30 years, this is how much longer life we could all live with a drug that millions of people are already using, according to researchers.

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A relatively common diabetes drug might just be a fountain of youth soon available for everyone, as scientists prepare the first human trial for an anti-aging pill.

Even if there if there is much research on aging, with discoveries made every so often concerning telomeres, FOXO3A, mTOR, free radicals etc. The only way of prolonging life is yet o treat the diseases that afflict us as we get older – such as cancer, dementia and heart disease. But now a team of researchers has put forward a way to treat aging itself.

Recently, researchers found that a treatment for old age is already standing in the medicine cabinet of millions of people worldwide. As it turns out that a relatively common diabetes pill increases longevity by 18 percent. This Type 2 diabetes medicine is called metformin and was discovered in 1922 already, it was introduced as a medication in France in 1957 and the United States in 1995.

In 2014, researchers from Cardiff University in the UK compared the health of more than 78,000 diabetes patients who took this particular medication with about 90,000 healthy individuals. They discovered that those who had diabetes – a serious disease that among other things can lead to heart disease and damage to nerves and kidneys – lived 18 percent longer than those who belonged to the healthy group. This result goes against everything that scientists thought they knew, and the only explanation is that metformin appears to prolong life.

Metformin upregulates the insulin-dependent so-called ‘Glucose transporter type 4’, which leads to more sugar being absorbed from the bloodstream and it also inhibits gluconeogenesis in the liver, which means that less new sugar is created. The medicine has also been shown to suppress inflammation.

Another study on mice in 2014 found that metformin increased the animals’ antioxidant responses to stress, and reduced inflammation, which possibly plays a role in the drug’s apparent ability to prolong life span. The researchers observed that it appeared to mimic some of the effects of caloric restriction, such as reducing cholesterol levels and increasing expression of certain genes.

American Professor Nir Barzilai will now test metformin on elderly people. He believes that not only can the pill give us 30 more years – but that the substance also protects brain cells against Alzheimer’s and strengthens our ability to think by up to 30 percent.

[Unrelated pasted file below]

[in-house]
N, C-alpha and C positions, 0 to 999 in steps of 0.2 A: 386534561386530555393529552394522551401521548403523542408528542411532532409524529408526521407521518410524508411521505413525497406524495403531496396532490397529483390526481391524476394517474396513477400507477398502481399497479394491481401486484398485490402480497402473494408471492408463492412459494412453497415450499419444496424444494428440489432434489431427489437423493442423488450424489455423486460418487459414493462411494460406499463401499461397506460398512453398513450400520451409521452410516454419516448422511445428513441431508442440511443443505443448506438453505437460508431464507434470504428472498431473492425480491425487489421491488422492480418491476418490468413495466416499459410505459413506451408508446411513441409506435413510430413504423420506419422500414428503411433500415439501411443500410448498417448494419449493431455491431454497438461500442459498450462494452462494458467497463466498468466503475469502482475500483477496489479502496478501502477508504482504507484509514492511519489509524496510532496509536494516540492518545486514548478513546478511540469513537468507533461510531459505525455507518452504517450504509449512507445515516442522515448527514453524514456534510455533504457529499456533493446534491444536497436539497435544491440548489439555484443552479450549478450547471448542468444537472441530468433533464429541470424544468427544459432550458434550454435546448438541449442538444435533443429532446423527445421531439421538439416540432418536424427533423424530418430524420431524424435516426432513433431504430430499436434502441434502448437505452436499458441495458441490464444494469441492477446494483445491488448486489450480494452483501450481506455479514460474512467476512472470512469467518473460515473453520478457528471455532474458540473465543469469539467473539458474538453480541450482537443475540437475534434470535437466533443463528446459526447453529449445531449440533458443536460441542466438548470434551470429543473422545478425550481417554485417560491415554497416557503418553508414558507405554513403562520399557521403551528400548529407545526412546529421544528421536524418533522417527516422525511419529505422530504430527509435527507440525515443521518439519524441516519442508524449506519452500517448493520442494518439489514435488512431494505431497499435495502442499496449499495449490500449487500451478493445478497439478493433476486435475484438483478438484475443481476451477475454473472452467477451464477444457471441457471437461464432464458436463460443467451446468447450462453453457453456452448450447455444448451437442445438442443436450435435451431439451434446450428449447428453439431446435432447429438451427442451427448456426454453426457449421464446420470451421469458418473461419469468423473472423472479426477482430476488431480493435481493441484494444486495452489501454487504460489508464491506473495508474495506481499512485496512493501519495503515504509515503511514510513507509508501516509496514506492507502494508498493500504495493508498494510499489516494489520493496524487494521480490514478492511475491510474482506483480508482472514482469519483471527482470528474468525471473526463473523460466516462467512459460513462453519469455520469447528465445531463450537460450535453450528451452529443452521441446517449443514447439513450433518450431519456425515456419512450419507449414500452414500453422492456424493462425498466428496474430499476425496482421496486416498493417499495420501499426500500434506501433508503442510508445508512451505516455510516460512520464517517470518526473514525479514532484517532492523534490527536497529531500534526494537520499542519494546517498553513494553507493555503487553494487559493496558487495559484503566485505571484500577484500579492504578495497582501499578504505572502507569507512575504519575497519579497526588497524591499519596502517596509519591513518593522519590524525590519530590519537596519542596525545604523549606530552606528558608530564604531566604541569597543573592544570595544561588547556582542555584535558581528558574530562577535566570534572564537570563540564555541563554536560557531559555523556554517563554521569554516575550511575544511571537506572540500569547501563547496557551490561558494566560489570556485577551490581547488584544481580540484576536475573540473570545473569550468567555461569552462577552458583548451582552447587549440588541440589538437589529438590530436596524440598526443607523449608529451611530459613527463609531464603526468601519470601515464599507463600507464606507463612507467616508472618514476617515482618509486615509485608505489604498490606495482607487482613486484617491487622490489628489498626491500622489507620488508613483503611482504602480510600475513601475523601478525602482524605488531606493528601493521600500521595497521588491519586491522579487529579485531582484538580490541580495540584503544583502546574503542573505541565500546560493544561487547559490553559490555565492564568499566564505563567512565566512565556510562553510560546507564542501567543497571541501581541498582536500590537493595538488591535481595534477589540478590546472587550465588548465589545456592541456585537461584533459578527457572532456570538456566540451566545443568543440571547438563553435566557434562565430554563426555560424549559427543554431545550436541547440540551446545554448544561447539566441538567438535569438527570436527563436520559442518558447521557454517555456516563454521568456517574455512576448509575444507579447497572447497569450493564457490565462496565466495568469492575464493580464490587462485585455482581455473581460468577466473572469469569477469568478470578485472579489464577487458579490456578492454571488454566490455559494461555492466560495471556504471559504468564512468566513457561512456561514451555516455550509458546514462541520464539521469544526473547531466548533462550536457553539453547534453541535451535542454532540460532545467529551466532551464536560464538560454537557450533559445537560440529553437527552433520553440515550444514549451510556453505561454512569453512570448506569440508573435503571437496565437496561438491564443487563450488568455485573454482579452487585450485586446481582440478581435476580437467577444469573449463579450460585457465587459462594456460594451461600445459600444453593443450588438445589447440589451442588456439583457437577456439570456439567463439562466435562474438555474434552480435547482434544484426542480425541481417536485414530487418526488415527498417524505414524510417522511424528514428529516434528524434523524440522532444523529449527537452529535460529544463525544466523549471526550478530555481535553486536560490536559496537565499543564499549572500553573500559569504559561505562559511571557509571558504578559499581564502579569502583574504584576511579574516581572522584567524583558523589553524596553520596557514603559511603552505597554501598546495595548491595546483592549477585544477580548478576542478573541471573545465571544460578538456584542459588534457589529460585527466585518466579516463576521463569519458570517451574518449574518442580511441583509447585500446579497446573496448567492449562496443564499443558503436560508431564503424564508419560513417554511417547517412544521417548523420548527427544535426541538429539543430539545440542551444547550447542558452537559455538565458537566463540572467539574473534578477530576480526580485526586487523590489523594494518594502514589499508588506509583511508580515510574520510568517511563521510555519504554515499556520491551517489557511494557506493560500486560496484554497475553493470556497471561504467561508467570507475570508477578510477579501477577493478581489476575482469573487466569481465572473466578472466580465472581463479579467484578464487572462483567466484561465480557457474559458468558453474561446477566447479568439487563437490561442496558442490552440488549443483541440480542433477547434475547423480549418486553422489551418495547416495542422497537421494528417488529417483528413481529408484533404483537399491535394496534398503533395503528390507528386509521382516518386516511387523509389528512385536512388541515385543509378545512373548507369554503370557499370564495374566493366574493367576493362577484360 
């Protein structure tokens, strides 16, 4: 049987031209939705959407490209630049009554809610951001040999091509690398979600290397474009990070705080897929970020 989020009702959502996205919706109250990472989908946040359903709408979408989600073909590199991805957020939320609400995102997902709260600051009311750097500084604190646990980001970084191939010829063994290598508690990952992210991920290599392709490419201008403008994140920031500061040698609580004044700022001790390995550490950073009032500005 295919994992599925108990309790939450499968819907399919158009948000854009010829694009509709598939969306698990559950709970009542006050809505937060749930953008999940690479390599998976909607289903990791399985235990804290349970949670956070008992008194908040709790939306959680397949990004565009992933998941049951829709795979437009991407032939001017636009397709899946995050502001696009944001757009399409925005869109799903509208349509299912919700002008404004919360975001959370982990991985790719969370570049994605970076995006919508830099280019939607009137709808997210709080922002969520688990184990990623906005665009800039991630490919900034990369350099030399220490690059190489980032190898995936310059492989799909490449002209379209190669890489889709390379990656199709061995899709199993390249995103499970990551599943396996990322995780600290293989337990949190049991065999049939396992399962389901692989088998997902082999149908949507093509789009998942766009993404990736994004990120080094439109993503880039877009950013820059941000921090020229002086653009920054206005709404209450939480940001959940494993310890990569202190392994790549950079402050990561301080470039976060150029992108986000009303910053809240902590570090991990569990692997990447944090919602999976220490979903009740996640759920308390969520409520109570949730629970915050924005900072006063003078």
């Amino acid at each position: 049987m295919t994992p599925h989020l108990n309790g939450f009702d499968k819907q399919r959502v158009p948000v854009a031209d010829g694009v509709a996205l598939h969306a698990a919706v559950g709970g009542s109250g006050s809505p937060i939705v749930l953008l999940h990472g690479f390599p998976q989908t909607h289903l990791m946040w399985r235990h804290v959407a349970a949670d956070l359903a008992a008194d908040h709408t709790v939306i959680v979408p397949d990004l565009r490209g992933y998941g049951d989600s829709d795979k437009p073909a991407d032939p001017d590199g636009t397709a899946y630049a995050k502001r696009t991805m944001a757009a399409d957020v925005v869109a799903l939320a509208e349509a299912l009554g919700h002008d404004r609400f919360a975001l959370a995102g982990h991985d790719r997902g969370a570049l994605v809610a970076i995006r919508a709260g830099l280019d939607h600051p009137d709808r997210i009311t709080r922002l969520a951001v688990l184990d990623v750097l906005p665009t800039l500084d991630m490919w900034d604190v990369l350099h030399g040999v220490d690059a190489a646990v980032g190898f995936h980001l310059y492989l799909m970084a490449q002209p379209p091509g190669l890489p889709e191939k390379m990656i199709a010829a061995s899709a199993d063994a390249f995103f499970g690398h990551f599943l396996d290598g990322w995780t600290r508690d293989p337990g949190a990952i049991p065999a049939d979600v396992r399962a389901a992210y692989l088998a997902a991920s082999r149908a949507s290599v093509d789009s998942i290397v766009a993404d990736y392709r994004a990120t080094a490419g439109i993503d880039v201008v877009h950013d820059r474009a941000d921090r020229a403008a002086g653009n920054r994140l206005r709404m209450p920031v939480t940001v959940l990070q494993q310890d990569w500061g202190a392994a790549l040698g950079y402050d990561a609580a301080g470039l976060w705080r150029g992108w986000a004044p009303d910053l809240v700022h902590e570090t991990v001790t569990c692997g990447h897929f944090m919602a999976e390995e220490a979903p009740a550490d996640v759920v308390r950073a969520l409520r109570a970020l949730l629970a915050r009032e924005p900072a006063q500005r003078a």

“If metformin can target and delay aging, its administration should be associated with fewer age-related diseases in general, rather than merely the decreased incidence of a single disease,” Barzilai and colleagues wrote in a study published in the June 2016 issue of Cell Metabolism. “Data from several randomized clinical trials and multiple observational studies provide evidence for such an effect, which would not be expected from glucose lowering alone.”

The study launched by Barzilai is called “Targeting Aging with Metformin”. Dr. Barzilai and his colleagues will select and randomize 3,000 elderly people in their 70s and 80s who either have or are at risk of having major diseases. They will look at the onset and types of diseases and evaluate whether metformin changes the rate of aging.

Approved by the U.S. Food and Drug Administration, the trial began during the winter of 2016, and will likely take five to seven years. Based on the results of the trial, the team will work with the FDA to approve metformin as a possible treatment for aging so that pharmaceutical companies can try to develop versions of the drug that are safe for chronic use among patients without diabetes.

Nir Barzilai held this Ted talk back in 2014 titled ‘How to die young at a very old age’.

Sarah E. Holden, Sara Jenkins-Jones, Craig J. CurrieAssociation between insulin monotherapy versus insulin plus metformin and the risk of all-cause mortality and other serious outcomes: a retrospective cohort study